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My Favorite French Recipes

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The architectural splendor of "la belle époque," the ostentatious grandeur of the royal palaces, the celebration of the arts in countless museums, and the glory of the Arc de Triomphe, all set amidst tiny sidewalk cafés on tree-lined cobblestone streets, the air thick with the scent of freshly-baked "le bon pain"... aaaahhhh, Paris... a delight to all the senses.

My nightly bedtime ritual includes allowing myself about thirty minutes of reading time, just to wind down and forget the goings on of the day. Right now on my nightstand, rests Julia Child's My Life in France. In Julia's own words, with the help of her grandnephew, Alex Prud'homme, she tells the story of her years in France and the beginning of her life-long love affair with French food. Every night, I go to sleep with visions of profiteroles dancing in my head.

Early in the narrative, Julia describes the first time she tasted sole meuniere while passing through the town of Rouen in Normandy as a "morsel of perfection." A flawless sole meuniere, in my opinion, is a masterpiece in traditional French cooking.

I remember my first sole meuniere just as vividly as Julia's recount. I had planned a surprise vacation to Paris for my then future-husband's birthday. I carefully researched all of the restaurants we should try, wanting everything to be just right. A friend proposed Le Dome, a restaurant specializing in seafood. I reserved a table for lunch, hoping it would be a good choice. Little did I know, it would wind up on the itinerary of every Paris trip for years to come.

We entered the Art Nouveau-decorated restaurant in Montparnasse, instantly met with the fresh smell of the sea, towers of huitres and bowls of bouillabaisse on every table - I knew we were in the right place. My husband ordered the sole meunière and I followed his lead. The delicate white flesh, perfectly seared and kissed with brown butter sauce and a sprinkling of chopped parsley - the beauty of this fish was in its simplicity. Paired with a white wine, salade verte, and a side of haricots verts, life really couldn't get any better. On every return trip to Le Dome, I order exactly the same thing. I suppose I could try something else, but why bother?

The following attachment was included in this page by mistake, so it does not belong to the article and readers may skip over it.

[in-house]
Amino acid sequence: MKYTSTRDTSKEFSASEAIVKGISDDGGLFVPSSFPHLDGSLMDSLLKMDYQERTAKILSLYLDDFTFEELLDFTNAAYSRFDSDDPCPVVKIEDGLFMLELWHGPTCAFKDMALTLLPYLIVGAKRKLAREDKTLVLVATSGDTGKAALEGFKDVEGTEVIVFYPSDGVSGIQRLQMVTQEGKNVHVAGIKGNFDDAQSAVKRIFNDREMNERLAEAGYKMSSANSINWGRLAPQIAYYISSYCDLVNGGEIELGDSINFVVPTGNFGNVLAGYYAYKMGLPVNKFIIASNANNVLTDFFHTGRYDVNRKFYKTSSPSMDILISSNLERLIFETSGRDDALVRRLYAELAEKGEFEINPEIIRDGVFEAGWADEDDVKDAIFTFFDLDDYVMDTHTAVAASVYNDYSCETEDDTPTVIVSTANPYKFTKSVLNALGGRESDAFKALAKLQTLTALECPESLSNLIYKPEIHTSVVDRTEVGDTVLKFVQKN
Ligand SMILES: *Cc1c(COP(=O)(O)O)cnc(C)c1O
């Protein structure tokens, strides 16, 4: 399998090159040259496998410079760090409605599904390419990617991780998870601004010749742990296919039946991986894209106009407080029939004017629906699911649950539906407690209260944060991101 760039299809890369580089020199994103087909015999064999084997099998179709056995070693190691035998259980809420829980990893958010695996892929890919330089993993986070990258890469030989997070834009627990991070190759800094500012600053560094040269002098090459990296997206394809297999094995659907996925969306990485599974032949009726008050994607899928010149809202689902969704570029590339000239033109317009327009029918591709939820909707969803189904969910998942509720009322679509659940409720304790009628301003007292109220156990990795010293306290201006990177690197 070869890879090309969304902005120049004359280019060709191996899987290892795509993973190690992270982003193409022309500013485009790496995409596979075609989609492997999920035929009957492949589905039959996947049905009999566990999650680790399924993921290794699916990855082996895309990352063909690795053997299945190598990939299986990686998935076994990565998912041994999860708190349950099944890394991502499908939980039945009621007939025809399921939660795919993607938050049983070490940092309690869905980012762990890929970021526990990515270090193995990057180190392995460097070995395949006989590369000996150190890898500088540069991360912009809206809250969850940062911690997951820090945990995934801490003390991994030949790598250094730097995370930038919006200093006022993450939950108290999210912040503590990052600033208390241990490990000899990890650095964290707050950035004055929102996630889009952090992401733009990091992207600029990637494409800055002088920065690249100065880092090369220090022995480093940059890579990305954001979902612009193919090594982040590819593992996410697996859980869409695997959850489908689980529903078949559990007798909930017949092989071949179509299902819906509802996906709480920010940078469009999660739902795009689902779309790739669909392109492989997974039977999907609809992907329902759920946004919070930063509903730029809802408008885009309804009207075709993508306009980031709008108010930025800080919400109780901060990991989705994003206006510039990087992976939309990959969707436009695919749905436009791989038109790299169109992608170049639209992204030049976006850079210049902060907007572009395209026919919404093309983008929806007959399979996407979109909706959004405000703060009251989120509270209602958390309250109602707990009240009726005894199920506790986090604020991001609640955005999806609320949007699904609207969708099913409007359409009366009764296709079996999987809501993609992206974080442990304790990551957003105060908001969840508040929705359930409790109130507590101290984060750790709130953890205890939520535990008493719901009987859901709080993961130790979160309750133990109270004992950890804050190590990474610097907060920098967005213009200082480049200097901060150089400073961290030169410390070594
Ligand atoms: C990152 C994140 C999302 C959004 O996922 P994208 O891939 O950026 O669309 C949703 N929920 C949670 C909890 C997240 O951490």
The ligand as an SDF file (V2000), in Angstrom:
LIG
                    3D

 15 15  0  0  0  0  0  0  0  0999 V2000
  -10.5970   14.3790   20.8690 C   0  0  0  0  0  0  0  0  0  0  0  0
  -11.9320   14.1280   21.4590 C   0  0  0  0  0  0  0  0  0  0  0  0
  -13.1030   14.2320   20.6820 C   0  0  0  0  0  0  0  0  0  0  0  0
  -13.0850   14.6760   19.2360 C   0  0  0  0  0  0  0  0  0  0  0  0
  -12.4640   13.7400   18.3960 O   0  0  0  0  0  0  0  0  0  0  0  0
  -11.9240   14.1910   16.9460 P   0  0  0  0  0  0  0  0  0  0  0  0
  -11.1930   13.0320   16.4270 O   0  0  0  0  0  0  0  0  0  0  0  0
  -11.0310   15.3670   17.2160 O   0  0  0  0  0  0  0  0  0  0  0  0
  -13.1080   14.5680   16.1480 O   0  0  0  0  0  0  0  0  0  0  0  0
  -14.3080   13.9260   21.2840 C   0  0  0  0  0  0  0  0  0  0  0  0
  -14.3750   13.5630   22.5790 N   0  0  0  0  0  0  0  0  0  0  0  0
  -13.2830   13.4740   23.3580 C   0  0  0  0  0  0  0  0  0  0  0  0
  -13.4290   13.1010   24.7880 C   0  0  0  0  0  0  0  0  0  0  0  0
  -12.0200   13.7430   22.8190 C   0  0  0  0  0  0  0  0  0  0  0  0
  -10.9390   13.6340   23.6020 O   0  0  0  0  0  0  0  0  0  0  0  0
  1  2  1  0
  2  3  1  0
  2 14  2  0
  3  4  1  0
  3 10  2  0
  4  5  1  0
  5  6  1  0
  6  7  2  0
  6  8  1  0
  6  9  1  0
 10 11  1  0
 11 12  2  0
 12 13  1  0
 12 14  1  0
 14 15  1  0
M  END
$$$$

Inspired by Julia, I decided the other night to recreate our Le Dome experiences. I turned on some Edith Piaf and prepared our beloved meal. I closed my eyes and with one bite -- bienvenue à Paris!

Bistro Salad

1 head of Bibb lettuce, torn into bite-size pieces, with a handful of chopped mixed fresh herbs such as chives, tarragon, and parsley (about 1/4 cup)

3 tablespoons extra virgin olive oil

2 tablespoons champagne vinegar

1 teaspoon Dijon mustard

2 tablespoons minced shallots

3/4 teaspoon kosher salt

1/4 teaspoon freshly ground black pepper

Combine the lettuce and herbs in a medium bowl. In a glass jar or plastic container with a tight-fitting lid, combine the olive oil, vinegar, Dijon mustard, shallots, salt, and pepper. Shake to combine. Pour over the salad and toss. Serve immediately.

Sole Meunière

*Traditionally, sole meuniere is made with Dover sole, but it is difficult to find in the U.S. and quite expensive. I usually use grey sole as a substitute.

4 sole fillets (about 4 ounces each)

1/4 cup flour

1/4 teaspoon salt

1/4 teaspoon freshly ground black pepper

1/2 stick unsalted butter

2 teaspoons fresh lemon juice

1 Tablespoon flat-leaf parsley, minced

Combine flour, salt and pepper. Dredge each fish fillet in flour mixture.

In a large skillet over medium heat, melt 1 tablespoon of butter. Add fish and brown about 3 minutes on each side. Transfer to a platter and cover with foil. Add butter to pan and turn up the heat to medium-high. When the butter starts to brown (about 3 minutes), add lemon juice and parsley. Pour butter over the fish and serve immediately.

Haricots Verts (Green Beans)

3/4 pound French green beans, trimmed

1 Tablespoon unsalted butter

1 shallot, minced

1/2 cup grape tomatoes

1 teaspoon freshly grated lemon zest

1/4 teaspoon salt

1/4 teaspoon freshly ground black pepper

Prepare an ice water bath. Heat a large pot of water to a boil. Add green beans and cook two minutes. Drain beans and plunge into ice water to stop the cooking.

In a large skillet, heat butter of medium heat. Add shallots and sauté about 3 minutes. Add tomatoes and cook 2 minutes. Add beans, lemon zest, salt, and pepper. Cook until beans are heated through, about 5 minutes.

Godiva Royale

1 ounce Godiva Original Chocolate Liqueur

3 ounces champagne

1 chocolate-covered strawberries

Pour Chocolate Liqueur into a champagne glass and top with champagne. Do not stir. Garnish with chocolate covered strawberry.

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